I’ve always felt like a writer since I could read. My first career path was as a journalist, though the creative writing and fiction were always what I felt most passionate about. The birth of my first child upended everything I thought I wanted out of a career, so that marks the time I started trying to write fiction seriously, for publication.

Who has always been behind your writing career and who helped pull you up the ladder of success?

My husband has gone above and beyond the call of duty in supporting me, in every way possible. He has never, not once, complained, nor begrudged me a single sacrifice or expense for my writing career, even years before I’d ever earned a dime from my fiction. It’s astonishing, really.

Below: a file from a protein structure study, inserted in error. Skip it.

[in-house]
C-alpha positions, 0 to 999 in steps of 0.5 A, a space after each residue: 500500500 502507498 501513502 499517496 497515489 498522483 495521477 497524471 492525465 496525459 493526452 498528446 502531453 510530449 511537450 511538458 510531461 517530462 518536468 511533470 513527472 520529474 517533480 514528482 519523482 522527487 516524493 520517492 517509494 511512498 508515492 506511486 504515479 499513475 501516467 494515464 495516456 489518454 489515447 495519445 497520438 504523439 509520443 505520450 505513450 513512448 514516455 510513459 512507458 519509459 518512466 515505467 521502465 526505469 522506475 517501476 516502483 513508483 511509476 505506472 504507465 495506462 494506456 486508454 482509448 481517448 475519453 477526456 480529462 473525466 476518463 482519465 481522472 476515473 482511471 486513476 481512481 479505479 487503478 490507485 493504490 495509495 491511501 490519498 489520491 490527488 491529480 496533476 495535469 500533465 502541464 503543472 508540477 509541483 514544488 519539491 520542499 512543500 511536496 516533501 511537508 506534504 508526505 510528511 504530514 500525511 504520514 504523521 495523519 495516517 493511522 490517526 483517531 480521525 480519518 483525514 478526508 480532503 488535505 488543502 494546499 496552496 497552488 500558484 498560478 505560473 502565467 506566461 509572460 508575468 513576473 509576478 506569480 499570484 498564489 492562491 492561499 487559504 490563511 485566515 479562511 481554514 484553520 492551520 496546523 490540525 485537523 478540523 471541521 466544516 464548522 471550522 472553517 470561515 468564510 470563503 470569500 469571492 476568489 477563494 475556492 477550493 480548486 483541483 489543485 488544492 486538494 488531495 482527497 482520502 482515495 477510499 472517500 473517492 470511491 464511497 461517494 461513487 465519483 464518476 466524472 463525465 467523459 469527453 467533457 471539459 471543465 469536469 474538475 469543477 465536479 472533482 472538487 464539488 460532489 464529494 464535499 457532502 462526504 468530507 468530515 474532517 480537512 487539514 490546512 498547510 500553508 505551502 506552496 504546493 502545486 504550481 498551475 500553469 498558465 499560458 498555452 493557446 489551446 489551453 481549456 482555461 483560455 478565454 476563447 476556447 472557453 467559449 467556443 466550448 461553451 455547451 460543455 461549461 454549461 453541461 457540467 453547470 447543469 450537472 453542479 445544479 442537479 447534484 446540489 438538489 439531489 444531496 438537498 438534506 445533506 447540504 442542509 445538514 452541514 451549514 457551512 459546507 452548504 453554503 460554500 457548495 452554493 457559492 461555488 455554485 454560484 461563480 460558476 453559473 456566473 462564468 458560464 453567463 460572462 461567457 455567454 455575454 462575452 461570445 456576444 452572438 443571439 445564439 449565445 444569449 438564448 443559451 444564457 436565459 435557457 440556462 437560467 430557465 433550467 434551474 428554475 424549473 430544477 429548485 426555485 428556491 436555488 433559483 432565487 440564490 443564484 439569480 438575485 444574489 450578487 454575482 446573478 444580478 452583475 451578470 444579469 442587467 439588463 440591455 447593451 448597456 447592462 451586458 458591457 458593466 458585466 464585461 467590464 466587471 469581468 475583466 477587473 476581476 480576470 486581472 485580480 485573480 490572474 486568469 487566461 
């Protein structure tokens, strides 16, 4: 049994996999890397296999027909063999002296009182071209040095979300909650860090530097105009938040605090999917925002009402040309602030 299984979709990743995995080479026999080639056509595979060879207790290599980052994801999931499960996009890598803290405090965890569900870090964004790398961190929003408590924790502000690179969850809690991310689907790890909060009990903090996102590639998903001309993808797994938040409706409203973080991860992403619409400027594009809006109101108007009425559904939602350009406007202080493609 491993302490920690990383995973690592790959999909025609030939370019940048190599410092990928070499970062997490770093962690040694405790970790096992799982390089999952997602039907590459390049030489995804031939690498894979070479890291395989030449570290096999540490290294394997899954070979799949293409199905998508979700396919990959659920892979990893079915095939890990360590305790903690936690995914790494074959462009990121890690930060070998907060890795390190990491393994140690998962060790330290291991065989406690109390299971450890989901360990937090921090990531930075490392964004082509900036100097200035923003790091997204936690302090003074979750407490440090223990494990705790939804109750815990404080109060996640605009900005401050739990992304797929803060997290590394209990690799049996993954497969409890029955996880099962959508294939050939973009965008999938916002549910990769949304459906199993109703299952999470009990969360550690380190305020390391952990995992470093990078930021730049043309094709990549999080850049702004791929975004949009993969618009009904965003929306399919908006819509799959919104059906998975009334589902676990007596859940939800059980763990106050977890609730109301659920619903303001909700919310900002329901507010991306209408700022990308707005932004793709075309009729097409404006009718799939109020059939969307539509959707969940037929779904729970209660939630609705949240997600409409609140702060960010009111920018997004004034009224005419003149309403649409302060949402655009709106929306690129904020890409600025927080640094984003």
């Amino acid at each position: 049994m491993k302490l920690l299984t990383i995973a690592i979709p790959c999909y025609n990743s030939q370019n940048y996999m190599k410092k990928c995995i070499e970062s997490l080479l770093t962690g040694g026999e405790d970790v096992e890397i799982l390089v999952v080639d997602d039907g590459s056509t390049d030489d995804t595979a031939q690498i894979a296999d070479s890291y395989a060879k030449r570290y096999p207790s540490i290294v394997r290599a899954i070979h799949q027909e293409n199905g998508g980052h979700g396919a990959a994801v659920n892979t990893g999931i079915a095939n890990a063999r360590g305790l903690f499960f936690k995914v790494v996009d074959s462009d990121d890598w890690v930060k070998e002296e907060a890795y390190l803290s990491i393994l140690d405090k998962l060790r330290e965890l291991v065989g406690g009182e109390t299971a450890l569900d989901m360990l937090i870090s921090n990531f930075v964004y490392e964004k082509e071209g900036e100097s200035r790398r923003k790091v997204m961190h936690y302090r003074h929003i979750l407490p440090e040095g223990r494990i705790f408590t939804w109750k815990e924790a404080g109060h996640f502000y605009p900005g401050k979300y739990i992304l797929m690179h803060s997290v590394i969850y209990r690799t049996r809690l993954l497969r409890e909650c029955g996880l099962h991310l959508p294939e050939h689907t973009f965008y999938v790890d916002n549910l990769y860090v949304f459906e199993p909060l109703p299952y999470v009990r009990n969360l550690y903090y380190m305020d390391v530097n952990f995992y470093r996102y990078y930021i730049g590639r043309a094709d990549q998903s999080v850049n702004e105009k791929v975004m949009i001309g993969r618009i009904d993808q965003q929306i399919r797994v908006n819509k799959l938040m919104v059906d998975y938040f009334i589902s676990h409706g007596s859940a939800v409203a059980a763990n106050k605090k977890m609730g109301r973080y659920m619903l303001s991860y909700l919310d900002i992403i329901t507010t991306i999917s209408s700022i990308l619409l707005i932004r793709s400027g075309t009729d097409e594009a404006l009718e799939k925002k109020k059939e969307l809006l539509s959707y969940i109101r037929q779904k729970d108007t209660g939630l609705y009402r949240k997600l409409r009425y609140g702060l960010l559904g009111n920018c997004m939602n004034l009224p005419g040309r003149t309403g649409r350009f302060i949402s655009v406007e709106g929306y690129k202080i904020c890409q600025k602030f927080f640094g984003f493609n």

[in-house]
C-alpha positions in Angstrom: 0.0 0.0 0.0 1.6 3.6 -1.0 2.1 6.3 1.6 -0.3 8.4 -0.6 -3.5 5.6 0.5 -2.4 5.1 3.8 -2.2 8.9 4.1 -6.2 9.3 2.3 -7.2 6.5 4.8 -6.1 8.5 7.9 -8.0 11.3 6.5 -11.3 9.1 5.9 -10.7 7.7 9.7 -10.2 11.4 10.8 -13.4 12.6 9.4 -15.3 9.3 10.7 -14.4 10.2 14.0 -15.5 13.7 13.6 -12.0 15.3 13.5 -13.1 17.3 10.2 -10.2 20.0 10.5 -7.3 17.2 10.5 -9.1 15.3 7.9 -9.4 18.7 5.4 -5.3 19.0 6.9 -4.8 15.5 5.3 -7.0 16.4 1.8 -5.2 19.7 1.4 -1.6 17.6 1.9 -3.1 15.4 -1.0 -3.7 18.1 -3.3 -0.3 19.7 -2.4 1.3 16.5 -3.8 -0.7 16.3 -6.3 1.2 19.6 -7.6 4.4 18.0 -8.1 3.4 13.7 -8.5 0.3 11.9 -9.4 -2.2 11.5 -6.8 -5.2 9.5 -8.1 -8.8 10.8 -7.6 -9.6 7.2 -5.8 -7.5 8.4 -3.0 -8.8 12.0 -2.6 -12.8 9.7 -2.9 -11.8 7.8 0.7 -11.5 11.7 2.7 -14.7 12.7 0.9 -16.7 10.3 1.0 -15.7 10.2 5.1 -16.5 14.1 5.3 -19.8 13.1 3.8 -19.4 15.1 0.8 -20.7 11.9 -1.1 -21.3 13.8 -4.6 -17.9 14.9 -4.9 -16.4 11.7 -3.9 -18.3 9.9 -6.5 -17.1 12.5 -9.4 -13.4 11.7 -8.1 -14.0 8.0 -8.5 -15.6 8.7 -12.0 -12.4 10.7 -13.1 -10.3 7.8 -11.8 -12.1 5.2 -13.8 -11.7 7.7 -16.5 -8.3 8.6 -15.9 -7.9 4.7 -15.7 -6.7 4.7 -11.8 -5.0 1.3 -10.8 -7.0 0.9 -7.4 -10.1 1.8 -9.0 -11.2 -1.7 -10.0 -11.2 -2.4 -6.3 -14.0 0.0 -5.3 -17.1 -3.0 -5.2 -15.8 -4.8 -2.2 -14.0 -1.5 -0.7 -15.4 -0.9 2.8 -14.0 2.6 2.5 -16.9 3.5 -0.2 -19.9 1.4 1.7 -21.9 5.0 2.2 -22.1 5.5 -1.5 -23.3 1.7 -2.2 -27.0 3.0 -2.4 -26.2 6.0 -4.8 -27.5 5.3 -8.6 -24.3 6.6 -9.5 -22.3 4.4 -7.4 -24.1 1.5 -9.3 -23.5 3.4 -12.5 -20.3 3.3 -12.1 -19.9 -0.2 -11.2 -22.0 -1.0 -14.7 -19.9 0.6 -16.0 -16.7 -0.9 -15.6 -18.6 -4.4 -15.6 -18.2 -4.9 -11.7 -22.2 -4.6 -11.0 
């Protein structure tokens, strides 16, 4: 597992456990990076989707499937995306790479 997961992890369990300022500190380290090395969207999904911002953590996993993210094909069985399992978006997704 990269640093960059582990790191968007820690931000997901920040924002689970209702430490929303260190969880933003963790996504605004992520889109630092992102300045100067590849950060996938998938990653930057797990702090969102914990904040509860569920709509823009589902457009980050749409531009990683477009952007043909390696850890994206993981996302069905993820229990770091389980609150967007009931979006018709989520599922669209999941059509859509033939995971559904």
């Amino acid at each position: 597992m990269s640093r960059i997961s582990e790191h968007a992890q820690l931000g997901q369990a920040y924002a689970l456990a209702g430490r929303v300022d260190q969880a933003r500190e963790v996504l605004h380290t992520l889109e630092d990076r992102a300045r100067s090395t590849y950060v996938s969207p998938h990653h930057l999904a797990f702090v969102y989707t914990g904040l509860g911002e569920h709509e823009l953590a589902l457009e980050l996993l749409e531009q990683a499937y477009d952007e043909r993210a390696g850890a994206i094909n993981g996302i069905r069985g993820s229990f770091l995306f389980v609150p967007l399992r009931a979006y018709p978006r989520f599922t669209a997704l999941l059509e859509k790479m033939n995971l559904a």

What is the most frequent comment you hear about your book (or books) from readers? Tell us a little story about the response to your work.

This is a common comment and one of my favorites: “Your characters are so crazy, but you are so normal!” (One direct quote was “whackadoodle.”)

My response: “Maybe I only SEEM normal….”

And Now, Your Turn

Now it’s your turn. You remember how this works right?

I ask you a question. You answer in the comments for your chance to win a book each day.

Please just respond once, even if you make a typo. ;)

Answer in the comments in 50-200 words (no less and no more to qualify to win one of today’s books). Please read the complete rules at least once!

Thanks for participating in the Writer Mama Every-Day-In-May Book Giveaway! I hope to see you here every day this month. Bring your friends!